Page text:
BIP/ZIP, Lisbon

City: Lisbon, PT
Promoter: City of Lisbon
Scale: city-wide
Budget: 9 332 535 euros (50.000 euro grants)
Time frame: since 2009

The BIP/ZIP (Lisbon Local Development Strategy for Priority Intervention areas) provides a grant system to social enterprises and NGOs operating in priority neighbourhoods of the city in order to develop pilot projects fostering inclusion and employment. Through a kick-off support of 50.000 euros the initiatives have to develop a self-sustaining model. Furthermore, the BIP/ZIP model includes a mapping system, a local governance support and training programs.
Based on the BIP/ZiP experience, in 2015 the CLLD network was created between the City and 150 organisations to address urban poverty and unemployment.

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BIP/ZIP was awarded as Urbact Good Practice, further information:

Business clusters, Bilbao

City: Bilbao, ES
Promoter: Bizkaia Province
Scale: Province
Time frame: since 1990s

The cluster system started off more than two decades ago in the Basque Country. It consists in the gathering of SMEs, agencies and universities sharing their interest in a given strategic sector. All partners in a Basque cluster work cooperatively, since they believe competitiveness cannot be improved nor demands for internationalisation, innovation or sustainability met working in isolation. Furthermore, clusters are location-based partnerships.
Clusters get support from a network of Strategic Sector Observatories, an idea from the Department of Industry, Innovation, Trade and Tourism of the Basque Government for identifying the knowledge needs of Basque companies, facilitating access to strategic information, offering supervision or prospective mechanisms, and empowering priority clusters as key elements in the innovation system. At present, Basque businesses come together in more than 25 sector partnerships and 14 clusters.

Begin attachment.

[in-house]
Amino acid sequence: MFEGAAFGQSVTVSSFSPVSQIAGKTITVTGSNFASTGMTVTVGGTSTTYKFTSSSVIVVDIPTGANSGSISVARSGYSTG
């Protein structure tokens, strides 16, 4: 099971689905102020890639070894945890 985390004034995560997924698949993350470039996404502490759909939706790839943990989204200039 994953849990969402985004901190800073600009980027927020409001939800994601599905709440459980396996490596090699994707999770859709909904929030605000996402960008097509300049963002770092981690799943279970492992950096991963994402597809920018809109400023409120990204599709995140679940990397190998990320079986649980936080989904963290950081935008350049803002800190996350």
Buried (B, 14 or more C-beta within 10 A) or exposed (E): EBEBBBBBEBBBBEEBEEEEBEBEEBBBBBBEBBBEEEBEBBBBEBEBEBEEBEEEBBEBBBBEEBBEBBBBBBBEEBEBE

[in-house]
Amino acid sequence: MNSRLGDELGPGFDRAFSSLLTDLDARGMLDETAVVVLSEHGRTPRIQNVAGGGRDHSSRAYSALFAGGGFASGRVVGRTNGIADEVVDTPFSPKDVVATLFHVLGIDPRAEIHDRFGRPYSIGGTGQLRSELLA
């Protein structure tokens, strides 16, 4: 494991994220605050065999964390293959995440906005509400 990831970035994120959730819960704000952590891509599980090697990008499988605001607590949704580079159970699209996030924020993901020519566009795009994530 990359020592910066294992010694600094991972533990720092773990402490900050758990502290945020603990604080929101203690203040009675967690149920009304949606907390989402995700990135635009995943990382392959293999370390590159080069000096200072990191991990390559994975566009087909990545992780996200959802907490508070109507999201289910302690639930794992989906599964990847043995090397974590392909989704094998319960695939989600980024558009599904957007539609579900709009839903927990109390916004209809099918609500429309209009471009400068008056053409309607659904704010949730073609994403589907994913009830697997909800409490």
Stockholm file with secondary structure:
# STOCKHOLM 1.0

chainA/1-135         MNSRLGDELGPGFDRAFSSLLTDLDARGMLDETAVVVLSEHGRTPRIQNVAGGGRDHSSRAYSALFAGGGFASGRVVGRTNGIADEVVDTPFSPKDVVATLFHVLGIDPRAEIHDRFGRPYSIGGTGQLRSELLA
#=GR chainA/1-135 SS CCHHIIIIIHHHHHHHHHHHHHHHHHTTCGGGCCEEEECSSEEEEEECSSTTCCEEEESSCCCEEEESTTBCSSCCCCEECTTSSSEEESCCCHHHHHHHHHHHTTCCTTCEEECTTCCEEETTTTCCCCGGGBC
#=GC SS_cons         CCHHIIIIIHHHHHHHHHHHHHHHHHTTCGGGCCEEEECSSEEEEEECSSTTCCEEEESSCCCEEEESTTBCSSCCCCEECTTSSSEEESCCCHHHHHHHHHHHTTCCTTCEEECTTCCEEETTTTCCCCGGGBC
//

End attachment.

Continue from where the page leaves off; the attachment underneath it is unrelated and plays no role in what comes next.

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Further information:

Afrikaanderwijk Cooperative, Rotterdam

City: Rotterdam, NL
Promoter: Afrikaanderwijk Cooperative
Scale: neighbourhood
New Jobs: approx 20
Time frame: since 2012

Afrikaanderwijk Cooperative operates in South Rotterdam’s Feijenoord area. Evolved from an art project conducted in the area by the Freehouse Foundation, the Cooperative works on bringing together existing workspaces, entrepreneurs, producers, social organisations and the market. The Cooperative began its work by mapping the unrecognised skills and competences of residents in the Afrikaanderwijk neighbourhood, suffering from problems of low education, unemployment and a bad reputation. Based on these skills, the Cooperative created a number of organisations to help residents use their competences through establishing a neighbourhood kitchen and catering company, a textile workshop and a cleaning company, offering services on the market and bidding for municipal commissions, in order to keep revenues in the area and create jobs for locals.

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Further information:

Some questions and initial learnings
The above mentioned cases show how employment is a strong means to deliver territorial cohesion, social inclusion and individual empowerment. The experiences provided highlight a series of major questions that require further analysis in order to develop more solid guidelines:

  • How can education, both formal and informal, be better connected to the labour market?
  • To what extent can local public services be provided in collaboration with locally organized networks? And what are their requirements in order to deliver effectively and efficiently?
  • How to support the creation of locally based networks in order to create employment and provide services?